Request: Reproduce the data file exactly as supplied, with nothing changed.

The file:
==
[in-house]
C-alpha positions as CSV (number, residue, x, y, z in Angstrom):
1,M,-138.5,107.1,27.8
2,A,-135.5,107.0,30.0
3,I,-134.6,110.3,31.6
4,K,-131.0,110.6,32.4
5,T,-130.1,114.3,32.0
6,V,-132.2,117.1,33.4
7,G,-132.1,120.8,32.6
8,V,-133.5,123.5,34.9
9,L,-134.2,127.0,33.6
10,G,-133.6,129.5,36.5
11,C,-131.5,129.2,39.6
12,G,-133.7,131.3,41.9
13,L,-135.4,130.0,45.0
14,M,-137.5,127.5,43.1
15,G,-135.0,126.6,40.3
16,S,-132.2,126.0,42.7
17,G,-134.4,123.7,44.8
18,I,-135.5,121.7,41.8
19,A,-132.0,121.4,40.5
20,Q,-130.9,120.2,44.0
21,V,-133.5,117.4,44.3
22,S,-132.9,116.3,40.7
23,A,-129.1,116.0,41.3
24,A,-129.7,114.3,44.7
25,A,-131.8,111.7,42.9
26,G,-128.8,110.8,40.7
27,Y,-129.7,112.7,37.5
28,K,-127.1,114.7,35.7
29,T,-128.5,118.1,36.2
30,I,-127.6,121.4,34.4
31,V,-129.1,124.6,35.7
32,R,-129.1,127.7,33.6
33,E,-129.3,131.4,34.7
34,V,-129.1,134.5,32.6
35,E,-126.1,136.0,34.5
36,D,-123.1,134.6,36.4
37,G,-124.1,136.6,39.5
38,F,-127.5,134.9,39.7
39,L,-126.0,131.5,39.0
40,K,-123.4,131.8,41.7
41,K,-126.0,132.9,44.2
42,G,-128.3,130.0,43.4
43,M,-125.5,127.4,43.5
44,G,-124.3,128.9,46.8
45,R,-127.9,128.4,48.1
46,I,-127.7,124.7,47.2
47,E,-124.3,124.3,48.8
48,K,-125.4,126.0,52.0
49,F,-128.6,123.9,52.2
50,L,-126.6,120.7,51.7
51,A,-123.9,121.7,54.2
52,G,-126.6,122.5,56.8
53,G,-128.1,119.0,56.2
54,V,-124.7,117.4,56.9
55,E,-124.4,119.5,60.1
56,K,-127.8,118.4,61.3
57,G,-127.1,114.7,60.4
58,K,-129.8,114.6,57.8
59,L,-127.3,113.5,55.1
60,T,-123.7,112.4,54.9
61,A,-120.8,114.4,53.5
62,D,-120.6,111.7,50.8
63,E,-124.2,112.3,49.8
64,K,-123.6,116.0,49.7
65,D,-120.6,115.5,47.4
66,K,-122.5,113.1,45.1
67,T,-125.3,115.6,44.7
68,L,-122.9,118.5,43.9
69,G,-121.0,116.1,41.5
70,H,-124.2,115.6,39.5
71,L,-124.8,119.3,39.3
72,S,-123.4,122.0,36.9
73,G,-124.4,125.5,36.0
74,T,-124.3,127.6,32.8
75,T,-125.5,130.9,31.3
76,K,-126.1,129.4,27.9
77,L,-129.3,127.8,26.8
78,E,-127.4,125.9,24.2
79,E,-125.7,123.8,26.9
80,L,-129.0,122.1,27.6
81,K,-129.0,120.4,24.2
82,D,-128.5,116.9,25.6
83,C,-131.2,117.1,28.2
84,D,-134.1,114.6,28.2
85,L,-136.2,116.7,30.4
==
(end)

[in-house]
C-alpha positions as CSV (number, residue, x, y, z in Angstrom):
1,M,-138.5,107.1,27.8
2,A,-135.5,107.0,30.0
3,I,-134.6,110.3,31.6
4,K,-131.0,110.6,32.4
5,T,-130.1,114.3,32.0
6,V,-132.2,117.1,33.4
7,G,-132.1,120.8,32.6
8,V,-133.5,123.5,34.9
9,L,-134.2,127.0,33.6
10,G,-133.6,129.5,36.5
11,C,-131.5,129.2,39.6
12,G,-133.7,131.3,41.9
13,L,-135.4,130.0,45.0
14,M,-137.5,127.5,43.1
15,G,-135.0,126.6,40.3
16,S,-132.2,126.0,42.7
17,G,-134.4,123.7,44.8
18,I,-135.5,121.7,41.8
19,A,-132.0,121.4,40.5
20,Q,-130.9,120.2,44.0
21,V,-133.5,117.4,44.3
22,S,-132.9,116.3,40.7
23,A,-129.1,116.0,41.3
24,A,-129.7,114.3,44.7
25,A,-131.8,111.7,42.9
26,G,-128.8,110.8,40.7
27,Y,-129.7,112.7,37.5
28,K,-127.1,114.7,35.7
29,T,-128.5,118.1,36.2
30,I,-127.6,121.4,34.4
31,V,-129.1,124.6,35.7
32,R,-129.1,127.7,33.6
33,E,-129.3,131.4,34.7
34,V,-129.1,134.5,32.6
35,E,-126.1,136.0,34.5
36,D,-123.1,134.6,36.4
37,G,-124.1,136.6,39.5
38,F,-127.5,134.9,39.7
39,L,-126.0,131.5,39.0
40,K,-123.4,131.8,41.7
41,K,-126.0,132.9,44.2
42,G,-128.3,130.0,43.4
43,M,-125.5,127.4,43.5
44,G,-124.3,128.9,46.8
45,R,-127.9,128.4,48.1
46,I,-127.7,124.7,47.2
47,E,-124.3,124.3,48.8
48,K,-125.4,126.0,52.0
49,F,-128.6,123.9,52.2
50,L,-126.6,120.7,51.7
51,A,-123.9,121.7,54.2
52,G,-126.6,122.5,56.8
53,G,-128.1,119.0,56.2
54,V,-124.7,117.4,56.9
55,E,-124.4,119.5,60.1
56,K,-127.8,118.4,61.3
57,G,-127.1,114.7,60.4
58,K,-129.8,114.6,57.8
59,L,-127.3,113.5,55.1
60,T,-123.7,112.4,54.9
61,A,-120.8,114.4,53.5
62,D,-120.6,111.7,50.8
63,E,-124.2,112.3,49.8
64,K,-123.6,116.0,49.7
65,D,-120.6,115.5,47.4
66,K,-122.5,113.1,45.1
67,T,-125.3,115.6,44.7
68,L,-122.9,118.5,43.9
69,G,-121.0,116.1,41.5
70,H,-124.2,115.6,39.5
71,L,-124.8,119.3,39.3
72,S,-123.4,122.0,36.9
73,G,-124.4,125.5,36.0
74,T,-124.3,127.6,32.8
75,T,-125.5,130.9,31.3
76,K,-126.1,129.4,27.9
77,L,-129.3,127.8,26.8
78,E,-127.4,125.9,24.2
79,E,-125.7,123.8,26.9
80,L,-129.0,122.1,27.6
81,K,-129.0,120.4,24.2
82,D,-128.5,116.9,25.6
83,C,-131.2,117.1,28.2
84,D,-134.1,114.6,28.2
85,L,-136.2,116.7,30.4